Approximately 370 lbs. of rock performs the biofiltration. Particulate removal is handled by filter socks used only during water changes and detritus "blow-off" sessions. Ultraviolet sterilization and ozone are both used only if I notice anything that I don’t like. The calcium reactor is a large 5-stage Marinetech unit. A semi-DIY kalkwasser stirrer is used to provide about three gallons per day of evaporation top-off, and is fed by a Grotech doser from a freshwater reservoir (photo right); the doser is also used to deliver calcium chloride, and was just upgraded from a smaller Deltec in order to provide more kalkwasser production. Most of the system’s monitoring is done with a ProfiLux Plus II controller.
The lighting and canopy, also do-it-yourself, consist of a retractable aluminum canopy that can slide into my adjacent shop, allowing me to work on the tank or the canopy itself, such as when changing bulbs. Supplemental lighting is provided above the canopy so that once it's retracted, I can still see to work on the tank. The canopy has been fitted with three 400-watt 14,000K Aquaconnect bulbs, three 250-watt double-ended 20,000K Giesemann bulbs, four 55-watt power compact actinics and four 4' 54-watt T-5s with actinic and ATI Pro Color bulbs. The canopy has an upper and lower layer of sheet aluminum, with the lighting sandwiched in between. This allows me to directly vent to the outside the heat that the lights generate. I’m very happy with how well this has worked out, and doing this has allowed me to avoid using a chiller.
Lighting photoperiods are governed with a Profilux controller (photo below), and the photoperiod begins with the fluorescents (power compacts and T-5s) turning on at 8 am. The two outside 400-watt halides come on at 10 am, followed by the two outside 250-watt halides and the center 400-watt coming on at 11:30 am. At noon the center 250-watt halide turns on.
At 8 pm the lights ramp down in the opposite order beginning with the first two outside, the final halides off at 9:30 pm and the fluorescents turning off at 11 pm.
After only two years, there is already a very high calcium demand in the system. I try to keep up with this by using a large calcium reactor, dosing with kalkwasser top-off and by additionally dosing calcium chloride. Any other necessary additives are provided only by water changes.
Weekly water changes are done using Instant Ocean salt, and I usually change about 60 gallons at a time. About once per month, this chore also includes siphoning the sand bed and replacing a portion of the sand that is lost. Carbon filtration is used periodically. The skimmer cup is drained once each day, and I usually “wet skim” about 3 liters of skimmate per day, so it fills the cup pretty fast. The tank is fed a variety of foods, which sometimes change daily, including nori, pellets and frozen Mysis.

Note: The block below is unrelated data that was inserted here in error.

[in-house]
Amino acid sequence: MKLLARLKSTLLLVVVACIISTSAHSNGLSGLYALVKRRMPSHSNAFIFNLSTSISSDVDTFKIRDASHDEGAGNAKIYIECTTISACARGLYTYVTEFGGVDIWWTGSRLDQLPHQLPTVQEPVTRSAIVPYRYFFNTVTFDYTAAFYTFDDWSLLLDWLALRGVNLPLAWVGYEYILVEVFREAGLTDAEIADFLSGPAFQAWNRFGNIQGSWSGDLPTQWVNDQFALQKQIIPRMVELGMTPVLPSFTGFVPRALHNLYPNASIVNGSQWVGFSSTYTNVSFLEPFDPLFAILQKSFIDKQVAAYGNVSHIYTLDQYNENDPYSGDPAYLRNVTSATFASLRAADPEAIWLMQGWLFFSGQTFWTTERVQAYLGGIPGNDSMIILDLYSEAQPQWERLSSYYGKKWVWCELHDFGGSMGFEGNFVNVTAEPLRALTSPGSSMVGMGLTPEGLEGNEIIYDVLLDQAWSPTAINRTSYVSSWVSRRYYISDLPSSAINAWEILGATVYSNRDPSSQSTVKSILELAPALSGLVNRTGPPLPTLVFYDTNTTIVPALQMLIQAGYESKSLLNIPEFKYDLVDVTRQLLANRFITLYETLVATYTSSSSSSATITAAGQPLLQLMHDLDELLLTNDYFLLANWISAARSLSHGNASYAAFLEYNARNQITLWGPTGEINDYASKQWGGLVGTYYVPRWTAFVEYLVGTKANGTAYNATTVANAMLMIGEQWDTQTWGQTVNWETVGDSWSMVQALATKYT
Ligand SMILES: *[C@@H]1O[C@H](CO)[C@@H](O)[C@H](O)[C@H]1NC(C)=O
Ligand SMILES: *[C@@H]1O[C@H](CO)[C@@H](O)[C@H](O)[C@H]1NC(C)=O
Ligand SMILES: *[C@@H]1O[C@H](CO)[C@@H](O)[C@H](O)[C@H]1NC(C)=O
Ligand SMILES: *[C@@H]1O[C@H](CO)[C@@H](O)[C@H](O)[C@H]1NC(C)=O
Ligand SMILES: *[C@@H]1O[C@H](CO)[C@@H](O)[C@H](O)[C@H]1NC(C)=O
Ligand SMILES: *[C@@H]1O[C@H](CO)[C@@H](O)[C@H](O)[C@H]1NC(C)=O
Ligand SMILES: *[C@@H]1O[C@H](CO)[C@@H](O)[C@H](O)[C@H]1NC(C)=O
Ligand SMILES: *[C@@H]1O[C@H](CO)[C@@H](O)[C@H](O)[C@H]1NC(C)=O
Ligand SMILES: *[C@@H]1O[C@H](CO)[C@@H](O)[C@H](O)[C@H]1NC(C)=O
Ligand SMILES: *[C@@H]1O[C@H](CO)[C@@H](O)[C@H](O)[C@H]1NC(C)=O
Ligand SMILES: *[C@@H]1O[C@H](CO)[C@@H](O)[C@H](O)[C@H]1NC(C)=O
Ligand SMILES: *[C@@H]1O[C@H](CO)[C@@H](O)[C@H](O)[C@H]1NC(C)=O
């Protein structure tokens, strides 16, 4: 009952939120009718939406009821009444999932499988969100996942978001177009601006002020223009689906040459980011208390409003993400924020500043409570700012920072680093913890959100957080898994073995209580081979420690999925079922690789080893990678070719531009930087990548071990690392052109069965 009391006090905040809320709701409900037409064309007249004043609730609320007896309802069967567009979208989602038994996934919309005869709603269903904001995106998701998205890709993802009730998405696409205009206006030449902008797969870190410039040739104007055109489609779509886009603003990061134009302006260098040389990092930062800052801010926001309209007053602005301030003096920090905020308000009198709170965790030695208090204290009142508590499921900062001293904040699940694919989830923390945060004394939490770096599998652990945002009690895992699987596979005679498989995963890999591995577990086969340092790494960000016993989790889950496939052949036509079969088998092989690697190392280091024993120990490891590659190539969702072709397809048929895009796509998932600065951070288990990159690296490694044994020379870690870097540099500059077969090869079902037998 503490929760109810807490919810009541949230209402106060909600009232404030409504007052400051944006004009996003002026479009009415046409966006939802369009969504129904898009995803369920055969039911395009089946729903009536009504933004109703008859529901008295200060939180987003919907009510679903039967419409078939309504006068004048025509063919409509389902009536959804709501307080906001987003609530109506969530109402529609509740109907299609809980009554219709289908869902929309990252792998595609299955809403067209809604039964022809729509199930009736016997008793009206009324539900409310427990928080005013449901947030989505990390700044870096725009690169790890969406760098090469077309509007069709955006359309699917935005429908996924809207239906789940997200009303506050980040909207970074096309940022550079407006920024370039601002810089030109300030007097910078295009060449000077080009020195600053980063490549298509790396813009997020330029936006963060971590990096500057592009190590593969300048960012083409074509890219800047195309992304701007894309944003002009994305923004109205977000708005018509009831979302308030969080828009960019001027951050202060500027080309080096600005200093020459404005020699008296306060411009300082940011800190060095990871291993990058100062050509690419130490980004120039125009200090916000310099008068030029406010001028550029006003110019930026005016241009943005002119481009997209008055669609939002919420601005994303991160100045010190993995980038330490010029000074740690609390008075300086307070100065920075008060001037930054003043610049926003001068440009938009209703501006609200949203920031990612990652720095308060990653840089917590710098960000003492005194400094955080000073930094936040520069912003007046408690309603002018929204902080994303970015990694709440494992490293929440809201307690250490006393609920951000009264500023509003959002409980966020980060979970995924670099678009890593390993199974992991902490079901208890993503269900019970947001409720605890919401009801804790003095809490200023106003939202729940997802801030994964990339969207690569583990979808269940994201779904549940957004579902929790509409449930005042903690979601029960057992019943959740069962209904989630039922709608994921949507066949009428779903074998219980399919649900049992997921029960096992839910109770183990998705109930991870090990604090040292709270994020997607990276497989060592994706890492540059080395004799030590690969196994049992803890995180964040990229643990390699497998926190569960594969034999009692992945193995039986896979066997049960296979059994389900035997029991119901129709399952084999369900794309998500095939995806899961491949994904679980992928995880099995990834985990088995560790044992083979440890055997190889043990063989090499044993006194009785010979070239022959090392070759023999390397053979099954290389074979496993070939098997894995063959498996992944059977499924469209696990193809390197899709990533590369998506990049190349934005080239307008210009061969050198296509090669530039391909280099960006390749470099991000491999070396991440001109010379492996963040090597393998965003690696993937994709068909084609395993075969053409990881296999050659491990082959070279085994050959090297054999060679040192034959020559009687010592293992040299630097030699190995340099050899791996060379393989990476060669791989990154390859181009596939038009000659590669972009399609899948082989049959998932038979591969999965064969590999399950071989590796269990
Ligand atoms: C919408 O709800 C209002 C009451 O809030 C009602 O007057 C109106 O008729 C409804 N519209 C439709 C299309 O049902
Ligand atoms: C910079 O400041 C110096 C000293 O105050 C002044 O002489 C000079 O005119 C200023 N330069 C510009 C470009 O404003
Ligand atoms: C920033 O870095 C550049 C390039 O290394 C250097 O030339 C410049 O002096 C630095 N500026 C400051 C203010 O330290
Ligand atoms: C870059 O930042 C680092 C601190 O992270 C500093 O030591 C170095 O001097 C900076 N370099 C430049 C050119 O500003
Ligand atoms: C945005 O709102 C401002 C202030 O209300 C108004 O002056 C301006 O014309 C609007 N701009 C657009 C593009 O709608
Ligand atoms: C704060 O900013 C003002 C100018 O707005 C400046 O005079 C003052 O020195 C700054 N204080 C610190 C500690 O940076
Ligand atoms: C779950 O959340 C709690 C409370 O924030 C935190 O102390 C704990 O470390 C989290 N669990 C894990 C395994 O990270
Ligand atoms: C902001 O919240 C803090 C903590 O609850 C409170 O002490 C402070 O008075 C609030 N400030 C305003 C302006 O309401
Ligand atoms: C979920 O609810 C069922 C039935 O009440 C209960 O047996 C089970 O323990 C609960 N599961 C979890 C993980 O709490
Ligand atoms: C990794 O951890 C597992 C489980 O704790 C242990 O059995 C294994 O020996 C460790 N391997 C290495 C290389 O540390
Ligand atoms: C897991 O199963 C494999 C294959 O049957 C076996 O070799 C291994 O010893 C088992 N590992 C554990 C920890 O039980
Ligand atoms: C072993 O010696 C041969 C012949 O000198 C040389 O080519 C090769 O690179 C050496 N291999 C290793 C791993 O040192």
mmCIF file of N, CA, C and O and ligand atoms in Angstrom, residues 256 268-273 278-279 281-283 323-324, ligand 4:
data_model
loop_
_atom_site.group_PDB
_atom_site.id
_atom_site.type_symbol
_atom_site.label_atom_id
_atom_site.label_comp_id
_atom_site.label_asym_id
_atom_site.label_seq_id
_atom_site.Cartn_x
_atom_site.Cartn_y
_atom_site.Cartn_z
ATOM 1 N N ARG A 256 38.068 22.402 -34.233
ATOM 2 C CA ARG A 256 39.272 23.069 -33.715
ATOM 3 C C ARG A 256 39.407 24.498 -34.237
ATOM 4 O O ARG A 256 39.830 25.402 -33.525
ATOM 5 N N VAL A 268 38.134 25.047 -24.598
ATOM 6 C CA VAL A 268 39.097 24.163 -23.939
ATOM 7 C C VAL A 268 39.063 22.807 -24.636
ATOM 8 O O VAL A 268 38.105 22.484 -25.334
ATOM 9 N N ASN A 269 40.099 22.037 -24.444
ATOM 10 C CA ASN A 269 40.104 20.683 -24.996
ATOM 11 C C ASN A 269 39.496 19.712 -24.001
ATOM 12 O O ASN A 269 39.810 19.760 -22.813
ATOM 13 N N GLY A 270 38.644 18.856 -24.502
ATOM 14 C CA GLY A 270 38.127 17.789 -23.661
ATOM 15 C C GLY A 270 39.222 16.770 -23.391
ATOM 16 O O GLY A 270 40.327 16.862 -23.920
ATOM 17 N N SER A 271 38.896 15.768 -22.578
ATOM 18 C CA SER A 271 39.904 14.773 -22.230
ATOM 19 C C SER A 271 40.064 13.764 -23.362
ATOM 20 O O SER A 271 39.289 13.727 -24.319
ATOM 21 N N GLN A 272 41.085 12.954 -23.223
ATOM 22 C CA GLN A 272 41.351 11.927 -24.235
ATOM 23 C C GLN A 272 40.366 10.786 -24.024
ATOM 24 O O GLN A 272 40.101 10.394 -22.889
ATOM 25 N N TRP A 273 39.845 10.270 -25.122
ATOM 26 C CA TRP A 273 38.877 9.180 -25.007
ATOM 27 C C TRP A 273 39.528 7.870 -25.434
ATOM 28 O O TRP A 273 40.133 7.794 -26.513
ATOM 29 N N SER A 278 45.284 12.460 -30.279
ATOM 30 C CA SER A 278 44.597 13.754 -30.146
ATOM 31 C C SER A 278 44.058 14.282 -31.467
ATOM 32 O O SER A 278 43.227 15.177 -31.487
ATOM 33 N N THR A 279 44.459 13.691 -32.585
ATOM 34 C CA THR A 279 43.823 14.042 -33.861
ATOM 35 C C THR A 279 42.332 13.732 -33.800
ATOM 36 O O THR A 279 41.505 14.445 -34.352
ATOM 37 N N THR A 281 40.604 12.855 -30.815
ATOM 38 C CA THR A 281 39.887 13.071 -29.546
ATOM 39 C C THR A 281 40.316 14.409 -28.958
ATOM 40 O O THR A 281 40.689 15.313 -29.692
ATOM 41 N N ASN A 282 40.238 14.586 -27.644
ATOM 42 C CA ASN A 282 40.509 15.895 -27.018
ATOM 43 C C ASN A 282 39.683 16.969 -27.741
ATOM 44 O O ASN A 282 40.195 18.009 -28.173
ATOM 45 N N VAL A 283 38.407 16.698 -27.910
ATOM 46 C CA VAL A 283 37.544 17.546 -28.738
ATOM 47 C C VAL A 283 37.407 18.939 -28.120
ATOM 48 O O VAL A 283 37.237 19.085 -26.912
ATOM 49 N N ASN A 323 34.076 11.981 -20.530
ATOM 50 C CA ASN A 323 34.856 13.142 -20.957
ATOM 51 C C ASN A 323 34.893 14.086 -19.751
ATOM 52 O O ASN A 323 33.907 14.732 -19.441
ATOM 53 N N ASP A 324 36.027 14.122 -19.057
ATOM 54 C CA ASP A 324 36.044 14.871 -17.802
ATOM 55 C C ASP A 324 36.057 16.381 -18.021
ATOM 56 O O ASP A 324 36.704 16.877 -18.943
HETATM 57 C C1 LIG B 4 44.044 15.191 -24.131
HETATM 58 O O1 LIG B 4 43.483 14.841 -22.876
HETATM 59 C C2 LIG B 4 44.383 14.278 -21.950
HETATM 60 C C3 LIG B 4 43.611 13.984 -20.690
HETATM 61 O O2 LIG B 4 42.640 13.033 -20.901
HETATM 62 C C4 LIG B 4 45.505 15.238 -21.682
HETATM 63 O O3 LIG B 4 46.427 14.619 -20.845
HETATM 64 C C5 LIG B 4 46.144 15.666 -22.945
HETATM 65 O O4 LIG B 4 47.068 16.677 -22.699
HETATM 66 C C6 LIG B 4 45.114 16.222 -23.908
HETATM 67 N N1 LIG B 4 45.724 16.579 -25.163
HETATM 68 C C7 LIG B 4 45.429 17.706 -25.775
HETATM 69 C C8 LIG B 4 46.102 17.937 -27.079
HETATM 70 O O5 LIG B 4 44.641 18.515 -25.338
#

Humidity and Ventilation
A thousand gallons of 80° water in a 12’ x 9’ room makes for a lot of humidity, but this is taken care of with the use of an 8" Elicent inline fan on a dehumidistat that’s vented outside (photo below). This also has an inline dimmer-type switch that allows me to dial it in as the season demands. The canopy’s heat and humidity are extracted with a separate 4" Fantech inline fan. Two 5” fresh air intakes at the base of the fish room’s wall allow me to enclose the room without stealing all the heat from the house in the winter. The canopy’s inline fan has a "dryer tee" to allow heat to be redirected from the canopy back into the room in the winter while using the 8" fan to deal solely with the humidity. This combination has performed better than I had hoped for in our British Columbia climate, stabilizing the room's and tank's temperature without using chillers or air conditioners.
The fish load at this point is about half of what I would optimally like to see in the tank, but now includes:
- 5 Yellow tangs
- 4 Scopas tangs
- 1 Powder blue tang
- 1 Mystery wrasse
- 1 Flame hawkfish
- 1 Pixie hawkfish
- 1 Mandarin dragonette
- 1 Scooter blenny
- 2 Purple firefish
- 2 mated Bangaii cardinals
- 1 Lyretail blenny
- 2 Lyretail anthias
- 1 Rabbitfish
- 2 Niger triggerfish
Invertebrates are minimal in the system, mostly due to my triggerfish, and there are also about 15 Astraea snails. Additionally, I have two clams, one T. crocea and one T. maxima.
There are about 170 pieces of SPS in the system, representing about 140 species.
So many people have influenced my designs and thoughts for this system and its inhabitants that I couldn’t begin to thank them all. But the ones who hover foremost in my thoughts are my dad, for handing down to me both his insatiable thirst to build all things, and the patience to do so. I’d like to thank my partner in crime and former Tank of the Month recipient, Jamie Cross, for showing me what maintenance and tank husbandry truly involve, even if this included coming over and doing it himself if I was slacking. Special thanks to my daughter, my most coveted DIY project of all, for taking the time out of her busy teenaged schedule to pose for a couple of shots. I extend thanks also to my friends, Mike at Hidden Reef, and Dan at Conkayde Marine, for supplying me with a never ending selection of corals to stuff into my tank. And last, but not least, thanks go out to my friends at Reef Central and Canreef and, of course, to Skipper for surprising me with the honors of Tank of the Month and allowing me to share my little chunk of the reef with you all.